More Than Just a Home

10 min read

The Comprehensive Services of Jewish Community Housing for Elderly

If we had to pick a single word that best characterizes the approach to senior living exemplified by Jewish Community Housing for the Elderly of Boston, Massachusetts, we would find that word right in the name: Community. While the term “Aging in Place” is bandied about to represent numerous concepts and situations, “Aging in Community” has a very specific meaning as applied to JCHE’s 1,200 apartment units spread over eight buildings. Altogether, they house about 1,500 senior residents.

“Community really is the defining feature of our work,” declares Jessica Boatright, the Associate Director of Real Estate Development. “We start from the premise that housing is not the end goal, but a building block upon which community is built. We have a strategic plan to rally around aging in community. We offer an antidote to isolation and a place of engagement.”

The community that JCHE, now in its 50th year of operation, has established is nonsectarian and specifically designed to provide peace of mind for its diverse residents, 90 percent of whom are deeply subsidized. This is achieved through a total approach to living that involves housing, services, classes, activities and other initiatives, all geared to “aging with dignity through opportunities that foster connection, purpose and growth.”

The Boston-Brighton campus contains around 700 units in three buildings. The other facilities have about 150 units each.

“We open our doors, our hearts and our minds wide for everyone,” says President and CEO Amy Schectman. “We celebrate all the holidays and many cultures and everything is open to everyone. For example, our community Passover Seder is conducted in English, Hebrew, Russian and Chinese – both Mandarin and Cantonese!”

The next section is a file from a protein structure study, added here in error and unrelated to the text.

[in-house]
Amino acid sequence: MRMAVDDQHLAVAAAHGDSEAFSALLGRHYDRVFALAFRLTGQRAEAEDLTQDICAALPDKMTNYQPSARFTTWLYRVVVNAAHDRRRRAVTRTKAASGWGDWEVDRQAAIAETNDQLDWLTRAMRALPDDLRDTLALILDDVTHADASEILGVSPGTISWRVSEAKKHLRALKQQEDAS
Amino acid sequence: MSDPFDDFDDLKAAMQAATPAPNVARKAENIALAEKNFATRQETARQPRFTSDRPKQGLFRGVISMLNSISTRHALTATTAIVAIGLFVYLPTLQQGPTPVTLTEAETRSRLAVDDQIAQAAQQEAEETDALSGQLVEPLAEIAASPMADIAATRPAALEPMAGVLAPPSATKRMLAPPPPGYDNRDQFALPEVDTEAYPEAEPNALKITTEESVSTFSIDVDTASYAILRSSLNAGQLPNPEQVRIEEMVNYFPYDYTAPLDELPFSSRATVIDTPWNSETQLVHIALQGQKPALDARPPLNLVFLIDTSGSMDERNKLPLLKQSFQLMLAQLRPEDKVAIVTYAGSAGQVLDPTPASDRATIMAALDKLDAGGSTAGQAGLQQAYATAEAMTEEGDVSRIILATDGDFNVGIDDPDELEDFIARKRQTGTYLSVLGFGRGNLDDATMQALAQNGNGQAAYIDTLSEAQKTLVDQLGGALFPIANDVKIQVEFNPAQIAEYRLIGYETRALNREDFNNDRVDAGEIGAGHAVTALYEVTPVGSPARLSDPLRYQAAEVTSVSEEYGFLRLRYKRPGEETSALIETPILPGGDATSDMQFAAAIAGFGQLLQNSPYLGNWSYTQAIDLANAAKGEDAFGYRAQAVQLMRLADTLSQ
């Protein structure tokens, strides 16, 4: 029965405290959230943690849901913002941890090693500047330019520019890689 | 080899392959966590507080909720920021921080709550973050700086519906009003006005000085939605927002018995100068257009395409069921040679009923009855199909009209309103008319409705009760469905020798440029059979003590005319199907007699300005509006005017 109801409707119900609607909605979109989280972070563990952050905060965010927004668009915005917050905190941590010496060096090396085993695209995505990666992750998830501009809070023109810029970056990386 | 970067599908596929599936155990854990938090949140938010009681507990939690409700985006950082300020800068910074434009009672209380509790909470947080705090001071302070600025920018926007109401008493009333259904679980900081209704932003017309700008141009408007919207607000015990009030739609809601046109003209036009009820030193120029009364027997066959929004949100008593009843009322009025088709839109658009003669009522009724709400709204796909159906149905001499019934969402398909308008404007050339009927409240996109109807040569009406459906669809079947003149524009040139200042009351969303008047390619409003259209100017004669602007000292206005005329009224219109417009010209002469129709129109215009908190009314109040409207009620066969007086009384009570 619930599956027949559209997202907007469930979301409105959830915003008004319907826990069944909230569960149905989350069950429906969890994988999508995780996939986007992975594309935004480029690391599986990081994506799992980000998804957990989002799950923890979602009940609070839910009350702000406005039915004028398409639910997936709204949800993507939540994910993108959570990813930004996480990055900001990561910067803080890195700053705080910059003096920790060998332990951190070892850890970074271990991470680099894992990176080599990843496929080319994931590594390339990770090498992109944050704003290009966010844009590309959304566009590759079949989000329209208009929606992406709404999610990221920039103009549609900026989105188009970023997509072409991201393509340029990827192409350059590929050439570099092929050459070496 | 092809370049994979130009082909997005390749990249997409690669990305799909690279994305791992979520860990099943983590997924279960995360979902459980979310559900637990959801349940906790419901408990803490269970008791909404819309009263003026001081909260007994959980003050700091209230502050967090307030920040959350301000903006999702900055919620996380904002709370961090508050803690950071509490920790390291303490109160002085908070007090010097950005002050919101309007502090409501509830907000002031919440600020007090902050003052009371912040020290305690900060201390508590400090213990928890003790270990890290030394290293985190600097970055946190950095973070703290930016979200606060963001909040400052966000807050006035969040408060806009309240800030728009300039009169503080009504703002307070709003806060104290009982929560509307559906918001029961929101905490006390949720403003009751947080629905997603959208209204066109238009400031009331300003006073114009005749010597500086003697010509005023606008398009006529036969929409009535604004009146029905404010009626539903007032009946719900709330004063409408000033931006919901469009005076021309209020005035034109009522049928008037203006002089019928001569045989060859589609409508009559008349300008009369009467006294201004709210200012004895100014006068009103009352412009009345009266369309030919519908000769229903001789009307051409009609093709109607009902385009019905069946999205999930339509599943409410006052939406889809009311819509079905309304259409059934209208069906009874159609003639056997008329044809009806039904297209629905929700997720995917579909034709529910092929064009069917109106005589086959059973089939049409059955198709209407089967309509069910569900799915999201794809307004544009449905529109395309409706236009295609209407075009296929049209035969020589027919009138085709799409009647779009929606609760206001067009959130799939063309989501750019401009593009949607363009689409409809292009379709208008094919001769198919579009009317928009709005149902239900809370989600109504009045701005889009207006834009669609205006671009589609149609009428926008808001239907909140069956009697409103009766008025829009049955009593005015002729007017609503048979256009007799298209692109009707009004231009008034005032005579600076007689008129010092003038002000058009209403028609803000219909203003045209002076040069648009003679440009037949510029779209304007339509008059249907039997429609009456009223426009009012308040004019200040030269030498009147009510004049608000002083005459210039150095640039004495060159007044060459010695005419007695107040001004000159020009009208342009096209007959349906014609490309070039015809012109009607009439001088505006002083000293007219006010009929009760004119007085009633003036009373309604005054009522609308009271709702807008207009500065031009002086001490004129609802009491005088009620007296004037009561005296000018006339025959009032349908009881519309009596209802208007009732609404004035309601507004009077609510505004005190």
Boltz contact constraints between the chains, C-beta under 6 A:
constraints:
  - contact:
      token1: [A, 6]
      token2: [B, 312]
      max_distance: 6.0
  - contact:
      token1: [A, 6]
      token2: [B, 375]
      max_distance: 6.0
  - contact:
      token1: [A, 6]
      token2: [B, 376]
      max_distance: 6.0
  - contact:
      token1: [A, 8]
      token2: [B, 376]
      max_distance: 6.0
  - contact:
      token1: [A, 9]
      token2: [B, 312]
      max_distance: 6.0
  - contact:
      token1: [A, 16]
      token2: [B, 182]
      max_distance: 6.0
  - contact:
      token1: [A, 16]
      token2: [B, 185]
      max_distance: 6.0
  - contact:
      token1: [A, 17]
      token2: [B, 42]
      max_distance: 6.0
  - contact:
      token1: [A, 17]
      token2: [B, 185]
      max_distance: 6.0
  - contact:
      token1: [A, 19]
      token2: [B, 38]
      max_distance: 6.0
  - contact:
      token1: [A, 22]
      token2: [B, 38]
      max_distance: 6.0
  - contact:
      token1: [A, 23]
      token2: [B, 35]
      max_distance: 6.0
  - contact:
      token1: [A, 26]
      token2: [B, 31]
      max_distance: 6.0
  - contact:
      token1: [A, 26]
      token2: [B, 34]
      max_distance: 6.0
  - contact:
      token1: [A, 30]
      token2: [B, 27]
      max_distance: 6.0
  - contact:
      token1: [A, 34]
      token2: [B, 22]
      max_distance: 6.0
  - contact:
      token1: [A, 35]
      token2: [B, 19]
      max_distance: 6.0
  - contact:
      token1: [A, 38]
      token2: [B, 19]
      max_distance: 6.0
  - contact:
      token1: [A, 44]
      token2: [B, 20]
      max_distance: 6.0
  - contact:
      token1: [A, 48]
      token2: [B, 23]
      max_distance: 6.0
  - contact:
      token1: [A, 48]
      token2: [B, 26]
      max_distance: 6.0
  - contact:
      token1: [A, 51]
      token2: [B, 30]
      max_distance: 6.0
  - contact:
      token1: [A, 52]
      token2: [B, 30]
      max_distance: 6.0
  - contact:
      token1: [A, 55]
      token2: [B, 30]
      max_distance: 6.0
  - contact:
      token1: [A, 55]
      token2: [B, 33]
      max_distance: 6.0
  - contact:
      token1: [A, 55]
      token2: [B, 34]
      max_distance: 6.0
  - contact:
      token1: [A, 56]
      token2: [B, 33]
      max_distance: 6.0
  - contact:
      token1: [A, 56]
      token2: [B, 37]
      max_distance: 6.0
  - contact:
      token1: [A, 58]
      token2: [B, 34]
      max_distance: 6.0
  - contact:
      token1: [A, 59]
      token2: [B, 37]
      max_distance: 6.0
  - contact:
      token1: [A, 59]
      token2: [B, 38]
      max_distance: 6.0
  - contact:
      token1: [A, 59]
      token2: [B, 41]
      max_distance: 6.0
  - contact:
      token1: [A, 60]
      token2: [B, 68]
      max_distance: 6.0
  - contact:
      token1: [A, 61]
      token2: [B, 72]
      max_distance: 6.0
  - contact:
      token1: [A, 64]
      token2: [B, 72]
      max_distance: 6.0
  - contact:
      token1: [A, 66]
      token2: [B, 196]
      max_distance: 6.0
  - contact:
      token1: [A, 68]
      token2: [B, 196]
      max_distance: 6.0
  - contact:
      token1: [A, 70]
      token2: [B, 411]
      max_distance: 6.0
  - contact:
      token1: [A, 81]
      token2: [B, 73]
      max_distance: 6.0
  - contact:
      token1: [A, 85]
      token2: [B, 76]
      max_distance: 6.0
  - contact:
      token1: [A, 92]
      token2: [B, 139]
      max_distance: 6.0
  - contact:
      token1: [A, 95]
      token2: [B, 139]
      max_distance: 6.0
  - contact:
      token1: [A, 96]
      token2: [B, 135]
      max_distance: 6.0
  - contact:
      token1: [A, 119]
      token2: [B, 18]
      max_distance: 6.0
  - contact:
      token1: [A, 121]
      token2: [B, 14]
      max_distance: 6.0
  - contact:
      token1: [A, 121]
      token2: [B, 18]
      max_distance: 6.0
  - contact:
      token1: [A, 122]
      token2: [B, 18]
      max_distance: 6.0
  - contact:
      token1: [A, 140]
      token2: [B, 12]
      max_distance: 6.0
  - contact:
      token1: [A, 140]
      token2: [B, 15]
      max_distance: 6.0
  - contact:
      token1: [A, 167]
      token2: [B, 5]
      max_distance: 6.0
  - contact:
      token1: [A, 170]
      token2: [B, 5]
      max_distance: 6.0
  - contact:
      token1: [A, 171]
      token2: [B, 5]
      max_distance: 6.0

Measurable Results
Schectman and her staff’s philosophy is that “Old age is part of a continuum, and everyone wants opportunities at every stage of life.”

Adds Boatright: “Our interests are just as varied when we’re older, so we want to explore their interests. Our strategic thinking is about helping people to live as well as they can, and all of the staff members see themselves as carrying out the working of supporting that goal.” That is why programs include a wide variety of artistic and cultural options, computer classes, fitness and wellness, intergenerational programs, and transportation services, among many others.

One program, called Generations Together, joins residents with younger people – from preschoolers through college age. “It’s about building relationships and having fun through exercise, talking and other activities,” says Schectman. A popular activity is two or more generations working together to trace their roots. “It’s beneficial to both groups, because they come to realize that exercise and fun and learning are all life-long.”